The Irish were world-beaters in the autumn, but by the end of next week, they might be the fourth-best rugby team in Europe.
Six Nations losses to Scotland, in the competition’s opening match, and Wales, in a ferocious encounter in Cardiff on Friday, have taken some of the gloss off a stunning end to last year, when Ireland gained wins over all three of the southern hemisphere’s superpowers.
The highlight, of course, was beating New Zealand for the first time, a 40-29 victory that ended the All Blacks’ tier-one world record of 18 straight Test wins.
So it was strange to hear Ireland coach Joe Schmidt speak so positively after the 22-9 loss to Wales about the chance his side have to “finish in the top half of the Six Nations.”
“To finish in top half of a championship where you have France playing well, Scotland playing well, Wales bouncing back and England obviously playing really well, it’s so competitive,” Schmidt said. “Right from the start, when we first chatted about the championship about seven weeks ago, I felt it was going to be the most competitive championship” ever.
Still, it feels like Ireland have taken a step back from those heady days of last autumn, which earned them the tag of favorites heading into the Six Nations.
After a 27-22 loss away to Scotland, which Ireland’s players partly attributed to early-game lethargy after arriving at Murrayfield late because of traffic, they thrashed Italy 63-10 and battled past France 19-9.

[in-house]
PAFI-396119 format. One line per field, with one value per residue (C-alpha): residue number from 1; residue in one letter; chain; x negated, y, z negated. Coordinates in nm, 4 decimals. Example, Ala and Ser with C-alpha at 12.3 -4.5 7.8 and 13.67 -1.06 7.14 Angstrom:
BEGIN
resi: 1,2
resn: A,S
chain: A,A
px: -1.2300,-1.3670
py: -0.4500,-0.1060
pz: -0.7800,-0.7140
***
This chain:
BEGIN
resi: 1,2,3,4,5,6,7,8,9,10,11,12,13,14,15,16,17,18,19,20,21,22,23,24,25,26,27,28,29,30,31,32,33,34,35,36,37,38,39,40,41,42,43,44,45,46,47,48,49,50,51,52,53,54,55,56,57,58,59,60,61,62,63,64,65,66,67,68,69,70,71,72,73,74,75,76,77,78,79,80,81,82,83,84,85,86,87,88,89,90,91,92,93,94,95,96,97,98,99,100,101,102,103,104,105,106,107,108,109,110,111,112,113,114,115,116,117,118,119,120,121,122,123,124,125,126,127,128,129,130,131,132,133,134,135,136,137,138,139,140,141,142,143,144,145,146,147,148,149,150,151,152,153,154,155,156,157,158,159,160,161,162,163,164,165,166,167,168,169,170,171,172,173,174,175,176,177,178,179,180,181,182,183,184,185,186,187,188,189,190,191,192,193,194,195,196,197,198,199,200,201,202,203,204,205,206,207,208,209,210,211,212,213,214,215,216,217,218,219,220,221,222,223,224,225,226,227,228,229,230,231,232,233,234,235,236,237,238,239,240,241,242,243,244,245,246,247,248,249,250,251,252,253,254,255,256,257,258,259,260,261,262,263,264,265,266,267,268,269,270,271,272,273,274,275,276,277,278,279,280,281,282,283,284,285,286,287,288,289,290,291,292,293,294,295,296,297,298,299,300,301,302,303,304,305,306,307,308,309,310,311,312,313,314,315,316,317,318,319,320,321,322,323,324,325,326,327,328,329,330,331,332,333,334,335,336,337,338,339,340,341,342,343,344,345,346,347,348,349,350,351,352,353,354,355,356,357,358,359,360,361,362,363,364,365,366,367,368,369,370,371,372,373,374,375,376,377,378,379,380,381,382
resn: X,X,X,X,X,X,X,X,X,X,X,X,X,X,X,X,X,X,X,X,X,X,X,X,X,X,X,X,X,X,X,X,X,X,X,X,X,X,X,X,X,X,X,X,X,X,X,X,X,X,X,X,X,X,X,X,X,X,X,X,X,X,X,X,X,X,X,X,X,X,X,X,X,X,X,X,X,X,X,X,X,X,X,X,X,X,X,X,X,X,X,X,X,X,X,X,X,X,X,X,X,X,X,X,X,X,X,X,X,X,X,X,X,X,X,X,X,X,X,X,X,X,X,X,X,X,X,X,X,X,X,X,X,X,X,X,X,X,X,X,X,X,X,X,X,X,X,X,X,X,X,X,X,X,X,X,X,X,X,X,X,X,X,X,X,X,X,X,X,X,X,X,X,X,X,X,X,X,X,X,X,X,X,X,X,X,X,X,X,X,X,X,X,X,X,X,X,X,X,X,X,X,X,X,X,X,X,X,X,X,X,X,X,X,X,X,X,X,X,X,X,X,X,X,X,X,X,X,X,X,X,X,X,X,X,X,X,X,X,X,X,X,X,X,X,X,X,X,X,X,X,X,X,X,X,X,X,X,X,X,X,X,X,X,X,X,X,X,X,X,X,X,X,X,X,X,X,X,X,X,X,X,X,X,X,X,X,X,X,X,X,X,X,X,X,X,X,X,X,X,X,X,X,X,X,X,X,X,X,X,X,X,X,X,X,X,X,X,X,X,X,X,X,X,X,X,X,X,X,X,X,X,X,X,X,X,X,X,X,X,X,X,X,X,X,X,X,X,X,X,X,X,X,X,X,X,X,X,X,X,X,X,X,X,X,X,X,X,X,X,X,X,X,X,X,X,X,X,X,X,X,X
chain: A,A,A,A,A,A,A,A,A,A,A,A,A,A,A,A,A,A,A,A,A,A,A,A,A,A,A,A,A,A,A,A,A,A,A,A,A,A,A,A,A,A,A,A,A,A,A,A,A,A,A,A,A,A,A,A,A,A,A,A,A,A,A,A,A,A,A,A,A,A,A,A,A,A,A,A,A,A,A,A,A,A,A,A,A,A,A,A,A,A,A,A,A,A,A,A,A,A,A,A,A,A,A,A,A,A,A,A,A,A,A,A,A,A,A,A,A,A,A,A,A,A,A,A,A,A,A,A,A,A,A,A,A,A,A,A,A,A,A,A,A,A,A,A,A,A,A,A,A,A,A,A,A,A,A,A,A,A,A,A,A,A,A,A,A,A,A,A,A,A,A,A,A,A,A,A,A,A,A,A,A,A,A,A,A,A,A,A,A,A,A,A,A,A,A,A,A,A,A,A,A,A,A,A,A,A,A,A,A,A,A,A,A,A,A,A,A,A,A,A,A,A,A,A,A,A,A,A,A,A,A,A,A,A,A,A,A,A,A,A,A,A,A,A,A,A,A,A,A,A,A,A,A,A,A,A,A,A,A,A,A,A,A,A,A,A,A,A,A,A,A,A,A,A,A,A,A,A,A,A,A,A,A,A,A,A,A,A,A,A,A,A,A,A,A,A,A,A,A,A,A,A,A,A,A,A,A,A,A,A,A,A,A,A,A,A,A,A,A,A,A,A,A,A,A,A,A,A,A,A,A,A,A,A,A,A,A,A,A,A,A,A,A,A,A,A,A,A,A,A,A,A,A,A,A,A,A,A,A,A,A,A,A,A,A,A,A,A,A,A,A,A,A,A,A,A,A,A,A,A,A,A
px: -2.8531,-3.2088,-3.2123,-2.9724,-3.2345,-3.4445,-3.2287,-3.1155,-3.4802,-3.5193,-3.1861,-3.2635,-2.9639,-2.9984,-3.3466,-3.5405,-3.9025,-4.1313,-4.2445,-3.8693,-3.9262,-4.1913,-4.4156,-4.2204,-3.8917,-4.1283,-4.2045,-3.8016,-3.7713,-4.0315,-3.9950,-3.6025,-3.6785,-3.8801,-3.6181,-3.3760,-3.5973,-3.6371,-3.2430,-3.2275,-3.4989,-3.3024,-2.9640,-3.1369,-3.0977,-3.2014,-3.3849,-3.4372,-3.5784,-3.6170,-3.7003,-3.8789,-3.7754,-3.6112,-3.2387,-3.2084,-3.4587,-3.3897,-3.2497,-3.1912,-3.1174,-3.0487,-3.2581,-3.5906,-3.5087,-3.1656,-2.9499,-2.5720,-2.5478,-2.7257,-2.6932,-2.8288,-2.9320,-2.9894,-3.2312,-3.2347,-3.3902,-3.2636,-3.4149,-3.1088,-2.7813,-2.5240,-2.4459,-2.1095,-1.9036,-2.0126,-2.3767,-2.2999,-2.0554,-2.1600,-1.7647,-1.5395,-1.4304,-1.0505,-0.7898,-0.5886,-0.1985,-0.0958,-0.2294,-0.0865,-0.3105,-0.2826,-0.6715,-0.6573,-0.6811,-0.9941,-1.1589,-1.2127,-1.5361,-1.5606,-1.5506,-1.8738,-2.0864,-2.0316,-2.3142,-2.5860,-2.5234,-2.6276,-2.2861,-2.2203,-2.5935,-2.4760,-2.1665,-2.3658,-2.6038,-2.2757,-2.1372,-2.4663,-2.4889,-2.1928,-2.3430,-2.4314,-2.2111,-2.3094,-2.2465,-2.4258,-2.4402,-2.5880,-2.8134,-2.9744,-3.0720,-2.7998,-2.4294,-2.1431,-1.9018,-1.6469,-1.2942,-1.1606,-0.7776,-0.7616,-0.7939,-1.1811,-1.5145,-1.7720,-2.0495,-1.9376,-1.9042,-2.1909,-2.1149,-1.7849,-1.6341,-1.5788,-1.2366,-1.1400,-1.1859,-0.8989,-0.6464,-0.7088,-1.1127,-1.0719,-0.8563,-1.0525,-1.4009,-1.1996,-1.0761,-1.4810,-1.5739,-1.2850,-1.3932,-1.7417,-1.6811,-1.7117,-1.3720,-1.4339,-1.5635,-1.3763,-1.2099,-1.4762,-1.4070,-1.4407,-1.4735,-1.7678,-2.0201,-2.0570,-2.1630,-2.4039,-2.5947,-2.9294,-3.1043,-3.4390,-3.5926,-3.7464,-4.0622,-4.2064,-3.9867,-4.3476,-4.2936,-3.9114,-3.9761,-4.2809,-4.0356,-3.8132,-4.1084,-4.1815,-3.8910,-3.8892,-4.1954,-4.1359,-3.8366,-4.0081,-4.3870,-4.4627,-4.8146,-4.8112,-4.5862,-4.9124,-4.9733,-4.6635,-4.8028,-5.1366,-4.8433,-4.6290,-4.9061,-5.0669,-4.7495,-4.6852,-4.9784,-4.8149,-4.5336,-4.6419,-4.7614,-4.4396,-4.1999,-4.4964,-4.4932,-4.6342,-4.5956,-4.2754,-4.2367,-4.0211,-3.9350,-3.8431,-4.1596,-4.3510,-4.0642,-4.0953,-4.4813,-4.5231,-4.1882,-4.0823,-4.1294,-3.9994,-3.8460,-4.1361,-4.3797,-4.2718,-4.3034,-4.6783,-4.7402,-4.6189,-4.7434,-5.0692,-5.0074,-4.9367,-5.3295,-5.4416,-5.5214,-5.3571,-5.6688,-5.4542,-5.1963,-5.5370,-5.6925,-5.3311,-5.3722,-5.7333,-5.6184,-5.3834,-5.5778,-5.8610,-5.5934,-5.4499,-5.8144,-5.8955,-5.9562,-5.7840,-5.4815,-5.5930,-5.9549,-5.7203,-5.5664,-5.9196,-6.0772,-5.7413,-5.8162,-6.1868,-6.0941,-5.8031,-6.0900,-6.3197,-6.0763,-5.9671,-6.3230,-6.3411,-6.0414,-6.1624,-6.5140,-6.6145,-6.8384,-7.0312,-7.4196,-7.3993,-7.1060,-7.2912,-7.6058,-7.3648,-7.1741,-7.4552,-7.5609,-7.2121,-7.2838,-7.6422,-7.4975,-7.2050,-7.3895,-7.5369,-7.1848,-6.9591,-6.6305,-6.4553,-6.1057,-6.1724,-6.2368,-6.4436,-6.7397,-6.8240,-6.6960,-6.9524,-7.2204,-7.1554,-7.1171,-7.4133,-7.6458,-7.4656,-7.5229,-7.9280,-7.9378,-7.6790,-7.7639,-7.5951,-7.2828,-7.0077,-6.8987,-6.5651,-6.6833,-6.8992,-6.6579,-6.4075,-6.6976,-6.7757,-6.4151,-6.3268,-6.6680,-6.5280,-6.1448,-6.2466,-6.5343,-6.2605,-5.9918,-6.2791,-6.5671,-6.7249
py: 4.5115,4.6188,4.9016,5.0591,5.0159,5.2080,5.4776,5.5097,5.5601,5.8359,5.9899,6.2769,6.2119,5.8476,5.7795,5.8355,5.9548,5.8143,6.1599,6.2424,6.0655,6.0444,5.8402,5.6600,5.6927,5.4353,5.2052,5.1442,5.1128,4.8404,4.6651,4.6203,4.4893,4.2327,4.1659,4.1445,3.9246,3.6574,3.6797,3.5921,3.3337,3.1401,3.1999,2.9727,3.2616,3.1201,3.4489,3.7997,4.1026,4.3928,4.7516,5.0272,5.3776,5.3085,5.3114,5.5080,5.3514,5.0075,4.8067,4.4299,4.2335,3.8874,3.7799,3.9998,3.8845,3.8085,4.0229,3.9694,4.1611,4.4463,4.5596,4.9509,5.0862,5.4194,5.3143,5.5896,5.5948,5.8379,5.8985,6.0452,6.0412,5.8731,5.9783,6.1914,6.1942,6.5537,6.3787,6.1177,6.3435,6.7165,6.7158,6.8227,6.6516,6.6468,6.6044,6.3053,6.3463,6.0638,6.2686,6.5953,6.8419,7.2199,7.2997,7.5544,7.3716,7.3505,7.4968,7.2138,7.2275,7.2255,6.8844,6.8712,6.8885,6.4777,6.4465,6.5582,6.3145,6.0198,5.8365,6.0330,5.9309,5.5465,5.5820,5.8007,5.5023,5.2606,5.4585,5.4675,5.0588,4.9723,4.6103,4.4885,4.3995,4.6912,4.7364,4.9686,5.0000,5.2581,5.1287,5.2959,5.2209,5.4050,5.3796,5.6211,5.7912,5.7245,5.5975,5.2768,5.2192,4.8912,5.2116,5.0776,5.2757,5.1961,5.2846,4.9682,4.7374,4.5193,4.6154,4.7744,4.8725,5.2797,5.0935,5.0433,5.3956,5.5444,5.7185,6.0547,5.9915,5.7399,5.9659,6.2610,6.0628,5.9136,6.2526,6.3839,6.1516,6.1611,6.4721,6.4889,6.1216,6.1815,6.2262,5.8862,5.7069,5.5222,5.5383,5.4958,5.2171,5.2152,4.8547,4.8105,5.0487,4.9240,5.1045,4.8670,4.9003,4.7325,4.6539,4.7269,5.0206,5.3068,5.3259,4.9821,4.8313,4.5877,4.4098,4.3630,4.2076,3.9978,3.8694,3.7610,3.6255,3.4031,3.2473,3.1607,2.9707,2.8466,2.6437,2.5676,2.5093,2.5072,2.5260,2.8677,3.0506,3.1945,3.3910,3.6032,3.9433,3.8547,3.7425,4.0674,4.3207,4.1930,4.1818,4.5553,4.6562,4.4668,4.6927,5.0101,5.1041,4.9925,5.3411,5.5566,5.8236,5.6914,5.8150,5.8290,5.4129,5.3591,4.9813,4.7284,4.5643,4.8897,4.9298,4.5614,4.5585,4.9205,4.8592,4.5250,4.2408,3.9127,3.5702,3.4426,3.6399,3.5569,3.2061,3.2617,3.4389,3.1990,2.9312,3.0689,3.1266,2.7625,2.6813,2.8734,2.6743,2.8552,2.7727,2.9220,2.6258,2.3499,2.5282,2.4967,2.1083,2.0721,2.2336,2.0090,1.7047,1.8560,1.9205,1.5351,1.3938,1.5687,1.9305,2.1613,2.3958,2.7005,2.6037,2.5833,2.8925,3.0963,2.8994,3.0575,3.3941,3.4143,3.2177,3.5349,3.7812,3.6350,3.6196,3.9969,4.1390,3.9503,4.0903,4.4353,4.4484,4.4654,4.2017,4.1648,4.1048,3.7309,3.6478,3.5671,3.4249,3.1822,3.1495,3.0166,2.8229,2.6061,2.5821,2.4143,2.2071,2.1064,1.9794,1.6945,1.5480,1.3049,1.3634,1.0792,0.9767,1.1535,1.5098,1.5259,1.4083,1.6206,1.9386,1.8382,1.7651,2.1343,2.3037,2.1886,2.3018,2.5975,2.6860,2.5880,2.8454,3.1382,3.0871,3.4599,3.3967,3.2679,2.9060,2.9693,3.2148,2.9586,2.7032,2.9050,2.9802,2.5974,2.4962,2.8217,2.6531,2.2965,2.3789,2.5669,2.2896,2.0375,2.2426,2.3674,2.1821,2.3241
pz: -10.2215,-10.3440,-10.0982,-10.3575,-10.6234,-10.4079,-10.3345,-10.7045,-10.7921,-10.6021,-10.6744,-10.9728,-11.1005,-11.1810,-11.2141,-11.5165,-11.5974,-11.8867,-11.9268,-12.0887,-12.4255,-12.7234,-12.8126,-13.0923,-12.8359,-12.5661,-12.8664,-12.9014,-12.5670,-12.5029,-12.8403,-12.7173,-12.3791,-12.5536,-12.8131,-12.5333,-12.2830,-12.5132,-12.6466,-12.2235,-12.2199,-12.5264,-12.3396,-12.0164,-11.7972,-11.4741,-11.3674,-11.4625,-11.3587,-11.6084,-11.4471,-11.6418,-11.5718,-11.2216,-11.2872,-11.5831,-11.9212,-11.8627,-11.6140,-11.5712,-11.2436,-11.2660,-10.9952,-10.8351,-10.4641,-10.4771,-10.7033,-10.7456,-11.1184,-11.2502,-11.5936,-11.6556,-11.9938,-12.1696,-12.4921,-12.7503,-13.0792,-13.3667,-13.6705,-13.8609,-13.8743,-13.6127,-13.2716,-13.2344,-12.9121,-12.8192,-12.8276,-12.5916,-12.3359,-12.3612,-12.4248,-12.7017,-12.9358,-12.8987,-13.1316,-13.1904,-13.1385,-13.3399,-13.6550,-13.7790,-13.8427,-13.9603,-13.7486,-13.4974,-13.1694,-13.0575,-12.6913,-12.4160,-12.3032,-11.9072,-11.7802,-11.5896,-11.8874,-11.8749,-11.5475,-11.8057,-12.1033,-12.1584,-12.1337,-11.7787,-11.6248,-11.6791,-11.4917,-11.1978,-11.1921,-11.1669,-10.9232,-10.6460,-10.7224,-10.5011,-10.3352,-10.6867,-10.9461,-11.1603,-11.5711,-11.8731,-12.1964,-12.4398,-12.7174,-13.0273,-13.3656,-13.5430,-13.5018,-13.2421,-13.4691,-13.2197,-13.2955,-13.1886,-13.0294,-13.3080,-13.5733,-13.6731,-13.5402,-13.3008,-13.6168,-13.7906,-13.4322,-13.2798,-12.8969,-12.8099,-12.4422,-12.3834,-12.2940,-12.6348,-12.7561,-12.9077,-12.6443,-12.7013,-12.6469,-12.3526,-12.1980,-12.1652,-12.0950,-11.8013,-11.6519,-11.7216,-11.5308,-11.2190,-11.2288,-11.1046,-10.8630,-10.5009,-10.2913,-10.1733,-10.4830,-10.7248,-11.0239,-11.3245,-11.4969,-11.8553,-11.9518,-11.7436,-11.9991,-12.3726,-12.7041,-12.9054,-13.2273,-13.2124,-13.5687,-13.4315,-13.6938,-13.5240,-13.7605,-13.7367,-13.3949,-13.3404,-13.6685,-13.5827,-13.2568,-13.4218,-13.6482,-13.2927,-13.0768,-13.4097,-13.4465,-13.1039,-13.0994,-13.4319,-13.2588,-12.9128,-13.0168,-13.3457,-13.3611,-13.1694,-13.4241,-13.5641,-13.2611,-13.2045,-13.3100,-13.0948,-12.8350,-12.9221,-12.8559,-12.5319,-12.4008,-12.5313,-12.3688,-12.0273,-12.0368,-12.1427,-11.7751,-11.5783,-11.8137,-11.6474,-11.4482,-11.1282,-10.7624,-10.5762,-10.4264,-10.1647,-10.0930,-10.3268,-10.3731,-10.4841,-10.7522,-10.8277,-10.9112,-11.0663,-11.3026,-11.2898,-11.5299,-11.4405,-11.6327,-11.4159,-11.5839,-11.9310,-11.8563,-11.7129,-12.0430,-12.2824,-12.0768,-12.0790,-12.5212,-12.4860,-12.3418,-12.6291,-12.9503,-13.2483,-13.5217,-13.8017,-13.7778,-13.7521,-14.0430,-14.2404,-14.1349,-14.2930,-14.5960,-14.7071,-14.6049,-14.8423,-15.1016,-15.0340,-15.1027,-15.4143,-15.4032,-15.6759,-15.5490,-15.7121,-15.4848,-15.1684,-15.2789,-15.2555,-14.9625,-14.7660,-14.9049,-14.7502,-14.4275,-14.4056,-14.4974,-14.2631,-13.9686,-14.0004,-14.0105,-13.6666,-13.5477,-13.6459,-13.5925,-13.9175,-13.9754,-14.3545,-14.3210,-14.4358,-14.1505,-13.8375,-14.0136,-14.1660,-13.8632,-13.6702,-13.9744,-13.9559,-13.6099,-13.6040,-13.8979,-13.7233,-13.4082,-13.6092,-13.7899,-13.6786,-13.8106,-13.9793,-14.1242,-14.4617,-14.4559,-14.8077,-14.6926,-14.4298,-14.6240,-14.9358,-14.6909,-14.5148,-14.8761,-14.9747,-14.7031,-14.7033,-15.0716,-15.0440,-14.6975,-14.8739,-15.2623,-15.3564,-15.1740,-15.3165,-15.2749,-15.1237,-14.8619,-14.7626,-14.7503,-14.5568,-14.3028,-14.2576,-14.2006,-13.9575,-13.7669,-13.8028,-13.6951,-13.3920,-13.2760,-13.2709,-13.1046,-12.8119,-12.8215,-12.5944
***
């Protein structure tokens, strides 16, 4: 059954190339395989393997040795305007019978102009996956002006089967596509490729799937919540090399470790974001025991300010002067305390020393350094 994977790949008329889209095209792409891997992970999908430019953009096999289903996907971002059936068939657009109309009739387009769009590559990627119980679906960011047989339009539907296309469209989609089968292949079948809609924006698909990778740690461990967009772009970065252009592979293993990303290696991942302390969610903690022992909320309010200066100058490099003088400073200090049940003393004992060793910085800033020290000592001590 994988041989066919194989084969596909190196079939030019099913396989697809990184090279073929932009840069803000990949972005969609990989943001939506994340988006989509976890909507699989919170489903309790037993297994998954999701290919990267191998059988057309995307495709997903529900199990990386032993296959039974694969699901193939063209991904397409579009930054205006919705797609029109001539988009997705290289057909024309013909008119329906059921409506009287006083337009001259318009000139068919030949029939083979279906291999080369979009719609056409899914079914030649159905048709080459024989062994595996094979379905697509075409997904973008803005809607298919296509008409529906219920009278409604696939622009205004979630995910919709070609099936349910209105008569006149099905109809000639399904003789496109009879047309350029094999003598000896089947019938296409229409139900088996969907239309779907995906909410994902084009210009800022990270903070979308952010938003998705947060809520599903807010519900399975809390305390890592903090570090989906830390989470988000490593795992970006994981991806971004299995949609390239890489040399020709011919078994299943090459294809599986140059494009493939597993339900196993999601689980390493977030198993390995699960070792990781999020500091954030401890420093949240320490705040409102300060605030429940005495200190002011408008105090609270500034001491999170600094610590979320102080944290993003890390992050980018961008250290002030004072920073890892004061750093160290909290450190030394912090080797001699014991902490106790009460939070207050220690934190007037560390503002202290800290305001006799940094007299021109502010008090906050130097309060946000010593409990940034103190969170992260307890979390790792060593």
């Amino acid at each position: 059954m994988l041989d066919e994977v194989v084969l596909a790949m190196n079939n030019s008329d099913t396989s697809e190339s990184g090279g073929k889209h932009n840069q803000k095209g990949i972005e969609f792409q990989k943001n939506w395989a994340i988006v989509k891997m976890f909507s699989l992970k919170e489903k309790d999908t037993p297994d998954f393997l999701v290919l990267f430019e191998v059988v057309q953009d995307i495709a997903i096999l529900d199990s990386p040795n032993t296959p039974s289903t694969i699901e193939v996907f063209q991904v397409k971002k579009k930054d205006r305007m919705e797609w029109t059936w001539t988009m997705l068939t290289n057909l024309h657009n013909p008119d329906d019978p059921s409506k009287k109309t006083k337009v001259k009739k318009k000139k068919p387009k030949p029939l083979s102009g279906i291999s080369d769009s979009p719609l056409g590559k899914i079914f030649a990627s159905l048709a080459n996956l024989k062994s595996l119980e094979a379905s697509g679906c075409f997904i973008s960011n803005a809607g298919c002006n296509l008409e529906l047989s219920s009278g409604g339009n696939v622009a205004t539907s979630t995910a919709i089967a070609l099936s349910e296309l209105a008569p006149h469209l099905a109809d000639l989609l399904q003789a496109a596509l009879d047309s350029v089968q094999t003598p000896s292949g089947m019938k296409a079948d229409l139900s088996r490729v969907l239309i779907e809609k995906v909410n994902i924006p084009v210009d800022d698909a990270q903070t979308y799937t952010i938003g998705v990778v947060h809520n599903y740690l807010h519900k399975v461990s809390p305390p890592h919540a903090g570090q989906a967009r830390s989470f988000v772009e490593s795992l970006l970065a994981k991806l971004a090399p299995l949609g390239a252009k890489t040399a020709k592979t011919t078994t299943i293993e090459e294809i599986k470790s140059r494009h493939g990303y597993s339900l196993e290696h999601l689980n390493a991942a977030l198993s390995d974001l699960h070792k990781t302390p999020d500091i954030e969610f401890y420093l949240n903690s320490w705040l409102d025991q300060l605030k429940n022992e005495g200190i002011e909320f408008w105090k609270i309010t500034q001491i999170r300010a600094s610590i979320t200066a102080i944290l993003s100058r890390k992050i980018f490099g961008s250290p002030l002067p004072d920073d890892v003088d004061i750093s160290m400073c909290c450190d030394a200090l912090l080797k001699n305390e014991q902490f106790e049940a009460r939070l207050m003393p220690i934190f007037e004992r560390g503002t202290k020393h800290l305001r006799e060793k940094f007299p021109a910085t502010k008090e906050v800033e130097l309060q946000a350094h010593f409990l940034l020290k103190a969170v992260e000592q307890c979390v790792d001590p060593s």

A win against Wales would have set up a potential title decider against England in Dublin in the final match of the competition, but there was no flow and an element of predictability to Ireland’s attacking game in the face of an excellent Wales defense.
Ireland failed to score a try for only the second time in the past 12 months and they had only seven line breaks all match.
When they did cross the line and get the ball down, following a rolling maul, the try was disallowed because center Robbie Henshaw added his ballast to the drive illegally by joining at the last second in front of the ball carrier.
Ireland might have been about to score without Henshaw’s arrival and a conversion would have put them ahead with 10 minutes remaining.
Ireland captain Rory Best spoke of the “silly little mental errors” that cost the team: a second-half knock-on by prop Tadhg Furlong with the line in sight, a botched catch-and-drive from a lineout just when Wales was hanging on, that late driving maul that Henshaw needlessly interfered with.
“I think the difference now is that when we talked about consistency four or five years ago, it was really good performance, really poor performance, really good performance, really poor performance. Whereas we have got a reasonable level of consistency now,” Best said. “We just make ... a couple of silly unforced errors, which at this level are massive.”
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